The price index for U.S. imports rose 0.5 percent in October, the U.S. Bureau of Labor Statistics reported Friday, following increases for each of the previous two months. Higher fuel and nonfuel prices each contributed to the October advance. U.S. export prices were unchanged in October after increasing 0.8 percent in September.
Import prices from China fell 0.3 percent in October, the largest monthly drop for the index since a 0.4 percent decline in April. The October decrease followed a 0.2 percent decline in September and for the second consecutive month was driven by lower prices for computer and electronic products, down 0.4 percent in October after declining 0.6 percent the previous month.
In contrast, import prices from the European Union, Canada, Mexico, and Japan all rose in October. Import prices from the European Union increased 0.6 percent in October, paralleling a recent rise in the Euro relative to the U.S. dollar. Prices for imports from Canada rose 0.5 percent in October, while import prices from Mexico advanced 0.4 percent. The price index for imports from Japan increased 0.3 percent, the largest rise since the index advanced a similar 0.3 percent in August 2011.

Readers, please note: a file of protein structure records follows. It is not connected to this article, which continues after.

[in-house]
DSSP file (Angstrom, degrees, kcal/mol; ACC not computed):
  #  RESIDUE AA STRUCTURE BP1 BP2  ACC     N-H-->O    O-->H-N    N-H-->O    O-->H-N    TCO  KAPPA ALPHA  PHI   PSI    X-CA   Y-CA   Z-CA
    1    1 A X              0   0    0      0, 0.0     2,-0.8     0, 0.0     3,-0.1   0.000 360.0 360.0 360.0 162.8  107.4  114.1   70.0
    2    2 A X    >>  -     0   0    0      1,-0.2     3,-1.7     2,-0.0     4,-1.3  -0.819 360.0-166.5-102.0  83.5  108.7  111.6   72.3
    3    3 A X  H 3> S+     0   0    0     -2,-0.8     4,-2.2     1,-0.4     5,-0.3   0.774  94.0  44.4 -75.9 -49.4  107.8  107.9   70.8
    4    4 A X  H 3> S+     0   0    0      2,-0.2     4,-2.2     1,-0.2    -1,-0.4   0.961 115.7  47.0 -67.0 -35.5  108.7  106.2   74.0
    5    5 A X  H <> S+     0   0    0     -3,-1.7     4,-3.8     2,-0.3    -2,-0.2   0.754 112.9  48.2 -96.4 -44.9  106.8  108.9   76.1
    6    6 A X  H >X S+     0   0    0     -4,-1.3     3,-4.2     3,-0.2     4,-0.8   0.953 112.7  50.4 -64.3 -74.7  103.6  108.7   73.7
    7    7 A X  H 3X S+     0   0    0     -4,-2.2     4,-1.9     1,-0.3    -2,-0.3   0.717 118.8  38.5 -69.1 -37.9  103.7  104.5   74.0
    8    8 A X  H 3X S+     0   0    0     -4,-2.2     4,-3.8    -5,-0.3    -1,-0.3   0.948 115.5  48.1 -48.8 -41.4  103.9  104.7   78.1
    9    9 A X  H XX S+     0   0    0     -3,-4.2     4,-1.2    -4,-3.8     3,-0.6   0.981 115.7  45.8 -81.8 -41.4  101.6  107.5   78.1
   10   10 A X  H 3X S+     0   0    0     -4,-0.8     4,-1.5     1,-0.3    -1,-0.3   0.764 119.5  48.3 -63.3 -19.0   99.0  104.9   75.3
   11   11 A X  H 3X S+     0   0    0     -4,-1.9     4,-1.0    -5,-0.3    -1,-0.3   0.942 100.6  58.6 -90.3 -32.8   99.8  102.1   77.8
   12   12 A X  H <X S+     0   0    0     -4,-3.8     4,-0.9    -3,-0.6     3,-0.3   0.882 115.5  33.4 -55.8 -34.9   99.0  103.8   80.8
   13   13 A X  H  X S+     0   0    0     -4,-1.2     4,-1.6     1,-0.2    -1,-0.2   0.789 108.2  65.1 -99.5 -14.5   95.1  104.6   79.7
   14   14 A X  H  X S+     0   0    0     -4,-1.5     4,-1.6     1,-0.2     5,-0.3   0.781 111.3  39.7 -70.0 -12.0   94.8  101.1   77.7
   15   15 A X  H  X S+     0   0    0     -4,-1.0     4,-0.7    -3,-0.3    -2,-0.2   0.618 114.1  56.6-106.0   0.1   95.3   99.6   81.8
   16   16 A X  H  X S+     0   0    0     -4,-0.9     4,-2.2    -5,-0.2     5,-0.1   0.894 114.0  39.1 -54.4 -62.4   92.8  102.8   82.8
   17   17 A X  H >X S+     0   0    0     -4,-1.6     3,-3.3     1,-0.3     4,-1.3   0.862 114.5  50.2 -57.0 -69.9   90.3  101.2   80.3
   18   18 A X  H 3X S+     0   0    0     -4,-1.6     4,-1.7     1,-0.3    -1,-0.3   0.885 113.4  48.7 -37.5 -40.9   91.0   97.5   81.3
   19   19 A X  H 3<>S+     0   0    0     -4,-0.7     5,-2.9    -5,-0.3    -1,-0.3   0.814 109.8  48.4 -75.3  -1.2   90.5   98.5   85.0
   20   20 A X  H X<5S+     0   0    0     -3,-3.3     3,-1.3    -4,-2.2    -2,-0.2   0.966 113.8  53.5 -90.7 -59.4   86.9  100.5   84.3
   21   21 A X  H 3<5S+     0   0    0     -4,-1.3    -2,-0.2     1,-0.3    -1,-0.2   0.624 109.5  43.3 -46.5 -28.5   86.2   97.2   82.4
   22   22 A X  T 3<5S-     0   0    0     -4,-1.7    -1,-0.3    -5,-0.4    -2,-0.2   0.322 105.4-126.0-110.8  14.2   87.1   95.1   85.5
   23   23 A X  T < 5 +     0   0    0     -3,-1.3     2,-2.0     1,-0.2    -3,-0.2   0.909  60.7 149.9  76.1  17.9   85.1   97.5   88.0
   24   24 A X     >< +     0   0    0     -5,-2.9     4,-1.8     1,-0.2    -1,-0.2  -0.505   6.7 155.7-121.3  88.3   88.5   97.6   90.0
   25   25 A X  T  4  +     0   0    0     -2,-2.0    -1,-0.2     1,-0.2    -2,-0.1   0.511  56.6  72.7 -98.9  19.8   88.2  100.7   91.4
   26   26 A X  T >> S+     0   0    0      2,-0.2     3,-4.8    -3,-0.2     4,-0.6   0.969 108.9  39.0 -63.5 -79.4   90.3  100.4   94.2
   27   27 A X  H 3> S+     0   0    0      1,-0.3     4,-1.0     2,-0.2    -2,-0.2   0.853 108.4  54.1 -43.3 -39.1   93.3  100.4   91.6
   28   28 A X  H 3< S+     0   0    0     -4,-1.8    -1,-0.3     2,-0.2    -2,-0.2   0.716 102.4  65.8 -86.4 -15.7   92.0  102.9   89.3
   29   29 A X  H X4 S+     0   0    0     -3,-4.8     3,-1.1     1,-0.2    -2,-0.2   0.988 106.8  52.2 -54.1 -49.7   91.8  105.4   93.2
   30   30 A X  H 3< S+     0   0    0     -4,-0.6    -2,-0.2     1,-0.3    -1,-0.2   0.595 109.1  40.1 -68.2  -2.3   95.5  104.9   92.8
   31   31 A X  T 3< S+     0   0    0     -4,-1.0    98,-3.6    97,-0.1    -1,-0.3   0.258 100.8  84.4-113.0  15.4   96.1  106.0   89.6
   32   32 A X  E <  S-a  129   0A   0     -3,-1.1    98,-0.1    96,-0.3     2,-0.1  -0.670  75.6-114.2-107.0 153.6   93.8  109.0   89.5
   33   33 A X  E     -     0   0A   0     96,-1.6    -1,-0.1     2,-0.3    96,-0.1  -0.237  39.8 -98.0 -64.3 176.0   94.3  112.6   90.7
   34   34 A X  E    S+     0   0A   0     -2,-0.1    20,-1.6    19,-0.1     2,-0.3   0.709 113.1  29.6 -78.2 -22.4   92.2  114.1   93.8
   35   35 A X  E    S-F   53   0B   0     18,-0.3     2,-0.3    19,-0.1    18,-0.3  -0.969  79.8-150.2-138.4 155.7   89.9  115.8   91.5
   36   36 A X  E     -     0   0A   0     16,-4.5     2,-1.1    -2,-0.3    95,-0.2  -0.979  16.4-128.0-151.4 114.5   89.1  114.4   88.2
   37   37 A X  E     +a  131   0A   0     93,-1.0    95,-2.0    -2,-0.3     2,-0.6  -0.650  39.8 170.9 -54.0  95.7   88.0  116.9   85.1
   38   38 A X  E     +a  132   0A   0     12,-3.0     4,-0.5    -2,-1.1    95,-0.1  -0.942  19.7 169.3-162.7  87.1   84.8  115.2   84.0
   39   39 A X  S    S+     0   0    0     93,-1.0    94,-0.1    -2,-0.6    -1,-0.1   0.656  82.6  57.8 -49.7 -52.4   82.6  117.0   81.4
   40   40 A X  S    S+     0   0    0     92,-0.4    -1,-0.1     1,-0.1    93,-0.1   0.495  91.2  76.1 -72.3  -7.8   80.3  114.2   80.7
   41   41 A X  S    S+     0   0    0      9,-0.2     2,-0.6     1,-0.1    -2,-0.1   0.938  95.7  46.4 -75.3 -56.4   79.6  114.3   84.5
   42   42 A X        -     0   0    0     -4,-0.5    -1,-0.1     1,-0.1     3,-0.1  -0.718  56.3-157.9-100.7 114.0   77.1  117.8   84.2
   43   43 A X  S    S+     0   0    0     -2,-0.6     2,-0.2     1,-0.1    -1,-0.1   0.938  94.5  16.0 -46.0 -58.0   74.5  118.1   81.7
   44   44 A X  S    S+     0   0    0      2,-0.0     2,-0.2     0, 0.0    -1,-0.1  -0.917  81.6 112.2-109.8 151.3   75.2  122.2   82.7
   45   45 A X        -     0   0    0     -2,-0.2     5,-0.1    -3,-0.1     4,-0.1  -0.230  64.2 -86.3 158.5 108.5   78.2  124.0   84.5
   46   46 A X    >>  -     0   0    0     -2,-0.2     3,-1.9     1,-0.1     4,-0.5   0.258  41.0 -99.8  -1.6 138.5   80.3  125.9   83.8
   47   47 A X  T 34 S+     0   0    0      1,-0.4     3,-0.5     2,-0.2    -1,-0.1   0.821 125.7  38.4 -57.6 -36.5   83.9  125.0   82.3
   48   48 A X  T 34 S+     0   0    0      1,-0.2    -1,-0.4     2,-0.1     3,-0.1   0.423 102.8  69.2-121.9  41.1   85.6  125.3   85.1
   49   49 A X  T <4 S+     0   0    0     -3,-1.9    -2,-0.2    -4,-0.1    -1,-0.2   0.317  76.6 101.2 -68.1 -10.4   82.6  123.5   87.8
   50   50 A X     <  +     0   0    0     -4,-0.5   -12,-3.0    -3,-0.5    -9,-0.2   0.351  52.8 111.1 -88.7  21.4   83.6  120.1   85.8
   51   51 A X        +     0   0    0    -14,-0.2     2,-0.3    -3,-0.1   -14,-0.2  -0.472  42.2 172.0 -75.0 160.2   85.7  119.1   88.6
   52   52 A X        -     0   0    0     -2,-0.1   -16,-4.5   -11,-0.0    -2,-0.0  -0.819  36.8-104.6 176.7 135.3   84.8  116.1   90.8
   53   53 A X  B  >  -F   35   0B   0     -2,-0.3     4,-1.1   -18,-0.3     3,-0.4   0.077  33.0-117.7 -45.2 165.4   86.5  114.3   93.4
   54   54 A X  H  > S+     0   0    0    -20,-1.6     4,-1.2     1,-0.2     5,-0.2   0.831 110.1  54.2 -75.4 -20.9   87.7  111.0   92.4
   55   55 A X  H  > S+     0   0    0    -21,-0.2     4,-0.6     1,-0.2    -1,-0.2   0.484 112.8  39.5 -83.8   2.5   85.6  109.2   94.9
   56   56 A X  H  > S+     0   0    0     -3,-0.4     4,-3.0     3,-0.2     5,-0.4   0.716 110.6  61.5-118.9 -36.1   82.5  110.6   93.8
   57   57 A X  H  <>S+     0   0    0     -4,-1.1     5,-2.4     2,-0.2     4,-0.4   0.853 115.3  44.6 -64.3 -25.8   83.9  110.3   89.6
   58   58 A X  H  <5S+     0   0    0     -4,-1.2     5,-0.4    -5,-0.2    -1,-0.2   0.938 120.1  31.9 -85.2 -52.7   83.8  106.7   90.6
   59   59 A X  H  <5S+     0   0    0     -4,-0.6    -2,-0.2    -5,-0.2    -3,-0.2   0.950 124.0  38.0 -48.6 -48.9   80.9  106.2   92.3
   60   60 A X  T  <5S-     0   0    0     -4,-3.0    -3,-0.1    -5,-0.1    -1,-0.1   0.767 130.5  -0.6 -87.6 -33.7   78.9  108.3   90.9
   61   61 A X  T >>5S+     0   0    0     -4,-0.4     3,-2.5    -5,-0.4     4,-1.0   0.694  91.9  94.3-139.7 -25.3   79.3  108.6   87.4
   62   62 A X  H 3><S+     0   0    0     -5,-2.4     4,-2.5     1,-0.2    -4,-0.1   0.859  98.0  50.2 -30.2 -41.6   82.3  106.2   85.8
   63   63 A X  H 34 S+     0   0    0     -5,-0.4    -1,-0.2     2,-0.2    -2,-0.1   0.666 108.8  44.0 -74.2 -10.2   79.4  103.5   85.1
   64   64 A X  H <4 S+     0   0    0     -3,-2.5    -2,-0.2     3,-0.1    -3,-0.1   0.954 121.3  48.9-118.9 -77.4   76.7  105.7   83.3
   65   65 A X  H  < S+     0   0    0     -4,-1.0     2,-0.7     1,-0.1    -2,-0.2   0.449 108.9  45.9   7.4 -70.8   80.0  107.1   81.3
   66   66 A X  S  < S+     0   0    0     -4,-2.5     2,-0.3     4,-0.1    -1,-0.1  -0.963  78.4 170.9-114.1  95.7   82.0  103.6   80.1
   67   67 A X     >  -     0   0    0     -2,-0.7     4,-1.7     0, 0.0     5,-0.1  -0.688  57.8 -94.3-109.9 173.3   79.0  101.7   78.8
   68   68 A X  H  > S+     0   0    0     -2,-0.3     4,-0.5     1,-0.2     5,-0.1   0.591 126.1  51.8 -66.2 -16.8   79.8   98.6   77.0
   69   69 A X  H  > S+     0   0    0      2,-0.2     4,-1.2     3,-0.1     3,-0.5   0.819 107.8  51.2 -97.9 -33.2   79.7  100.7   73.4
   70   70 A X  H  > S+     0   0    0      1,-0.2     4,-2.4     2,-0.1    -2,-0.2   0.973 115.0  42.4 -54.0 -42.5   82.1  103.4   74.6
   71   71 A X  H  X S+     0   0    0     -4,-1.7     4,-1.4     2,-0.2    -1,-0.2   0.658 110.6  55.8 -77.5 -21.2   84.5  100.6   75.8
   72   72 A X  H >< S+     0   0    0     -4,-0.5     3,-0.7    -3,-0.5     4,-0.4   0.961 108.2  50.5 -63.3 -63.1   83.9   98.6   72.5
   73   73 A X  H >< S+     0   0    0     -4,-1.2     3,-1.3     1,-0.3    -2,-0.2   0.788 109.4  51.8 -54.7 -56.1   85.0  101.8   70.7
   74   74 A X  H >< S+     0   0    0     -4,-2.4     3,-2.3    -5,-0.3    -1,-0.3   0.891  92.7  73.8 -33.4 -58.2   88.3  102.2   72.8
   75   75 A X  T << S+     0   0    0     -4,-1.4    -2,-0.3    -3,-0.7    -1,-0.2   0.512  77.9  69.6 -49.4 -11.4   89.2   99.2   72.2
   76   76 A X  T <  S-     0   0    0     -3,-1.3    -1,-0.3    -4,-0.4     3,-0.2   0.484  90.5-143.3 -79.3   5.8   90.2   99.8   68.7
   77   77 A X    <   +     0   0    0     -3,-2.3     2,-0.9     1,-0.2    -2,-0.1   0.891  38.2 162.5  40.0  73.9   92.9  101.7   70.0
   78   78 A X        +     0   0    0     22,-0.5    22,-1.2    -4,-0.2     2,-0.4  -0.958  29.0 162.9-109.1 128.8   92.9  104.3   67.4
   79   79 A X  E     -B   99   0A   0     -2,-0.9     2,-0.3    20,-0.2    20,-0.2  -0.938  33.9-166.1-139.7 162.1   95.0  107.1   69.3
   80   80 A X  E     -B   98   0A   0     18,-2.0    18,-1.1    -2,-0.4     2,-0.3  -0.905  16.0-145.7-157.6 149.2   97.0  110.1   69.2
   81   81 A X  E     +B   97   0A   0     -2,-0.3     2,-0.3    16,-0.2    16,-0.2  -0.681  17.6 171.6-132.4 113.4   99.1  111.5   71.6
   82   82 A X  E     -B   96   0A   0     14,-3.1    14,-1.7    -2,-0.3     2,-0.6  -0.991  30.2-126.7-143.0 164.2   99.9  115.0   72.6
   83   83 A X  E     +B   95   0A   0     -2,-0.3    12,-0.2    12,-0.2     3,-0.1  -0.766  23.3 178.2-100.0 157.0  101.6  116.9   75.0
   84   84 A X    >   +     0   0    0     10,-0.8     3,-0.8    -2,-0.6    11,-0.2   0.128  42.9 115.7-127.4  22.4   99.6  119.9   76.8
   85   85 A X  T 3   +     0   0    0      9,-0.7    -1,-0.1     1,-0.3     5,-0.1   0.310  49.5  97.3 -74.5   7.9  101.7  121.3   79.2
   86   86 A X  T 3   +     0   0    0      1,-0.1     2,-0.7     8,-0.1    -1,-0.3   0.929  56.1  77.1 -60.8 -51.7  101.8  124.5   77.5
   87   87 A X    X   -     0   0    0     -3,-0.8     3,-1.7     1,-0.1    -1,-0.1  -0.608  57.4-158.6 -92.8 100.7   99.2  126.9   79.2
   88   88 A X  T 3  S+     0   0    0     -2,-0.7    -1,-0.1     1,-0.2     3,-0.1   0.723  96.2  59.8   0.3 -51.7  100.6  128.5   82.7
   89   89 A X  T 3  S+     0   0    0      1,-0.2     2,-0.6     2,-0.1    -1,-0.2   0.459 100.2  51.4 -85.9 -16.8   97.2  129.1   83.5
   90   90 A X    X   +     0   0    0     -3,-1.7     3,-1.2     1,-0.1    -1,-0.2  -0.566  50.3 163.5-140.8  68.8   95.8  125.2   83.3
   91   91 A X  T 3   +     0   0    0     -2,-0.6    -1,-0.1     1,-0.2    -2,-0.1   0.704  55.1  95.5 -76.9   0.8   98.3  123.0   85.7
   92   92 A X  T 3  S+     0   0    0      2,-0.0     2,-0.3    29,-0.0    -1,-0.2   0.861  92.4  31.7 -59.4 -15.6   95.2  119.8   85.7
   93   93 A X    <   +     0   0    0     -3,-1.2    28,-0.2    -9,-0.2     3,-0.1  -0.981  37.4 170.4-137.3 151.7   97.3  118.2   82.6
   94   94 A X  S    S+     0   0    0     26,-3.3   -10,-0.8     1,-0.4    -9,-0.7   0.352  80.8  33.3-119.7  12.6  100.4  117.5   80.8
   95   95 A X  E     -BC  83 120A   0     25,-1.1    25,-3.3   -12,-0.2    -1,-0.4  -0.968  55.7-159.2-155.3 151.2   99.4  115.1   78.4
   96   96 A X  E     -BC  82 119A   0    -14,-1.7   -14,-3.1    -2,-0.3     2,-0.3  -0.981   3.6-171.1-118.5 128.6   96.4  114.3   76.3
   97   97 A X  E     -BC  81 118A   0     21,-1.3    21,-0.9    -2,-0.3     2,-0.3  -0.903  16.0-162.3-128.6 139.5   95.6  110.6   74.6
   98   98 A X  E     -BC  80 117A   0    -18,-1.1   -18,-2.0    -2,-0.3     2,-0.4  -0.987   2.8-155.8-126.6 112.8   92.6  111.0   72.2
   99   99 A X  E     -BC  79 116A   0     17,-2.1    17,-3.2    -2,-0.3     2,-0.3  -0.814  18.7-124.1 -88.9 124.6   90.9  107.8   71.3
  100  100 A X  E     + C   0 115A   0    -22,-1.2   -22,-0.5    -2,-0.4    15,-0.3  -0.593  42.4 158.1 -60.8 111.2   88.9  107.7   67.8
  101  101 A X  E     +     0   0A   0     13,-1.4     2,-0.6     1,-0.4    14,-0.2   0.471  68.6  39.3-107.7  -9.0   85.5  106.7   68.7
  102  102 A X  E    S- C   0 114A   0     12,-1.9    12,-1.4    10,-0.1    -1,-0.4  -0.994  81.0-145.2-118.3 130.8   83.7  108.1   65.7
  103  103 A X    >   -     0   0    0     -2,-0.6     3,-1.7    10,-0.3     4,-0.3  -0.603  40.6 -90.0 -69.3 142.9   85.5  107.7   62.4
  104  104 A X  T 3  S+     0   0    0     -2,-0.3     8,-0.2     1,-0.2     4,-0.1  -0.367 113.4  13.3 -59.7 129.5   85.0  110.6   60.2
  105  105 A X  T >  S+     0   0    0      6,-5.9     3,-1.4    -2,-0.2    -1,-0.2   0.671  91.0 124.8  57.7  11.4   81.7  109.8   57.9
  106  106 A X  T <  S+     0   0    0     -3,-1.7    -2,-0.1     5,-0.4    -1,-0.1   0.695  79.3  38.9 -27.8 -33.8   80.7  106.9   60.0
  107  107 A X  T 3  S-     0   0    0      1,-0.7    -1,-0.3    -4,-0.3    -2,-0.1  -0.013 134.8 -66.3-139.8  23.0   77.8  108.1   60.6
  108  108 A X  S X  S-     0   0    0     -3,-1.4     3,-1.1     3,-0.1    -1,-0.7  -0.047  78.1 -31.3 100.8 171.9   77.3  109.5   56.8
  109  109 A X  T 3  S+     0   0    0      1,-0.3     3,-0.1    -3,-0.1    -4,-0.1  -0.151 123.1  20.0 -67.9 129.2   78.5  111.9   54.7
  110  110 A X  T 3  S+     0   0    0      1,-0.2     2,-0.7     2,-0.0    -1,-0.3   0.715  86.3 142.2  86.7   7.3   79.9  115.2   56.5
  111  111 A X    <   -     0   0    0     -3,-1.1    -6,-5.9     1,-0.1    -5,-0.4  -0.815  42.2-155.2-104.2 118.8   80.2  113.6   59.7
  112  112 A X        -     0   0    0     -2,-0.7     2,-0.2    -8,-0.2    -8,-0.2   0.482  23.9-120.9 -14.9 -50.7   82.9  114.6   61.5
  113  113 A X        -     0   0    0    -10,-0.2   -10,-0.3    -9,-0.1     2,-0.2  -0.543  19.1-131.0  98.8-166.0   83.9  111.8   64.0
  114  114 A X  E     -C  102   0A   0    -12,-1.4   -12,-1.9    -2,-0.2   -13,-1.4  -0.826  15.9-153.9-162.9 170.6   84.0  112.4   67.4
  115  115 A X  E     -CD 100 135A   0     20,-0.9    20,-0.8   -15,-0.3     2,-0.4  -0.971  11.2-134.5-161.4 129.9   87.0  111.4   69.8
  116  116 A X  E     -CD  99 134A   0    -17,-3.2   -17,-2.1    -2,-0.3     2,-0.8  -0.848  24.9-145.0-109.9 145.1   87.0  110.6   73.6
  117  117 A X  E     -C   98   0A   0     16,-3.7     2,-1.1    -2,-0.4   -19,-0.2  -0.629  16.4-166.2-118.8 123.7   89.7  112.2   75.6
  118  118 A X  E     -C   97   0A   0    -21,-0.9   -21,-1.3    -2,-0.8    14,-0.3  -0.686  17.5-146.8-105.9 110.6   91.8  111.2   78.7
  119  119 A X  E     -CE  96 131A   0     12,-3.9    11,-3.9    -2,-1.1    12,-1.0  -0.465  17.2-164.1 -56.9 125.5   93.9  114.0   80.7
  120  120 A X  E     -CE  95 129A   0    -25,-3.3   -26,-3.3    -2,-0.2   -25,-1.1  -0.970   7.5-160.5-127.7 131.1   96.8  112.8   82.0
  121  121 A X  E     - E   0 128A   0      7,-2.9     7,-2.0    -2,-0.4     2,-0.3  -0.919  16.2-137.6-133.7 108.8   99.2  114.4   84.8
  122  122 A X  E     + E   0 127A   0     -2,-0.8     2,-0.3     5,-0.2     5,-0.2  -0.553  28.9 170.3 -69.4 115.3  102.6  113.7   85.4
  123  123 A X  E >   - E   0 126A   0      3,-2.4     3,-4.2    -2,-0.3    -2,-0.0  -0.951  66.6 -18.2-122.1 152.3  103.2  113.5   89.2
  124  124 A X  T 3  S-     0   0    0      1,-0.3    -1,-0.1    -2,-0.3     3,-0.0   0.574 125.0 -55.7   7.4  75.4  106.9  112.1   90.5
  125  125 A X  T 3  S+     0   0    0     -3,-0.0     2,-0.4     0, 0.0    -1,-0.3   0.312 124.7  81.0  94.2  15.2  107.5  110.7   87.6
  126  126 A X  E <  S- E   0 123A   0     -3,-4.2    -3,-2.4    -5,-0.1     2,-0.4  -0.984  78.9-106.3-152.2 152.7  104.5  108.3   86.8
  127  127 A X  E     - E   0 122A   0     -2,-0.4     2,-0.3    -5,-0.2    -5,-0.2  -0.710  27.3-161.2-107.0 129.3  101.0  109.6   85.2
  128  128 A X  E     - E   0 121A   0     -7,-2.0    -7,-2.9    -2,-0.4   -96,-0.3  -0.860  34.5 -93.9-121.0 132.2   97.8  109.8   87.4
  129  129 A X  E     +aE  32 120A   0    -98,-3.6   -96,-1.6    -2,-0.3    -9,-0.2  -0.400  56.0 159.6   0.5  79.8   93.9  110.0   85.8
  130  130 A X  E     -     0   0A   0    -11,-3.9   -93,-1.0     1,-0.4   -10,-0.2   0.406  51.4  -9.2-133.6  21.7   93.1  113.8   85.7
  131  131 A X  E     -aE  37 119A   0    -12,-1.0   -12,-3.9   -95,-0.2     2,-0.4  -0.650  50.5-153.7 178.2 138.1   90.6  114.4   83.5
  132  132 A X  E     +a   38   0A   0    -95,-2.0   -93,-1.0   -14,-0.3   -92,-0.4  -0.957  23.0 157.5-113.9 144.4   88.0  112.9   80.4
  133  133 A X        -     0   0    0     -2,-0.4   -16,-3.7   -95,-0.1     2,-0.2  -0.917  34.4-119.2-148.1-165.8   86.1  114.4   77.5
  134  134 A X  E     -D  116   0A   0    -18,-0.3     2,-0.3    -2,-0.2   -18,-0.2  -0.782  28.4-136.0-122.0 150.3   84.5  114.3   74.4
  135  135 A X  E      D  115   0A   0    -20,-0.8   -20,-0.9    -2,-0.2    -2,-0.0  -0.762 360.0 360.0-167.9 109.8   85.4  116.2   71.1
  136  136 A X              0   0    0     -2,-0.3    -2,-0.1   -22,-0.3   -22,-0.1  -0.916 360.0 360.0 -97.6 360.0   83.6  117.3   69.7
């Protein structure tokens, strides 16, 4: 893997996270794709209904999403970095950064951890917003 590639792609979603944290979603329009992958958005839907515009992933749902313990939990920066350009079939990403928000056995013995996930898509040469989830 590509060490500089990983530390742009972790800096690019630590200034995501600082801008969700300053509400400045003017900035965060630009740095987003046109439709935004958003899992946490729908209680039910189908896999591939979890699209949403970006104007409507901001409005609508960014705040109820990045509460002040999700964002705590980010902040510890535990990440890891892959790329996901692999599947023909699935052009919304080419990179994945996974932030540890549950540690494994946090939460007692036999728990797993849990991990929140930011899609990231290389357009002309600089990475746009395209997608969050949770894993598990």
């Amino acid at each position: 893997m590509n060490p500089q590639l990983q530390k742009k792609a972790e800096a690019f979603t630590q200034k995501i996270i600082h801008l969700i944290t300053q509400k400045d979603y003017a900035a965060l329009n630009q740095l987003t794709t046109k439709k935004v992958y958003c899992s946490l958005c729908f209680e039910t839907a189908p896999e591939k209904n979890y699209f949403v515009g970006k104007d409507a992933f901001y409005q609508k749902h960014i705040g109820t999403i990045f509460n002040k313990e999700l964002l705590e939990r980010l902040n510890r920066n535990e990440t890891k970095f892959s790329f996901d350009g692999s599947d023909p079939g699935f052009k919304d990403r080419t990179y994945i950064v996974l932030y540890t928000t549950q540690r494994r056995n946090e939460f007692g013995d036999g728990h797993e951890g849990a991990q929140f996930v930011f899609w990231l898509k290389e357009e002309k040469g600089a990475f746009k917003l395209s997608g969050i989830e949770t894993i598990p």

Import air passenger fares rose 2 percent in October following declines in each of the previous three months. The October advance was led by a 3.7 percent increase in European fares. Overall, import air passenger fares advanced 3.1 percent between October 2011 and October 2012. The price index for import air freight increased 1.3 percent in October, while decreasing 2.7 percent over the past year.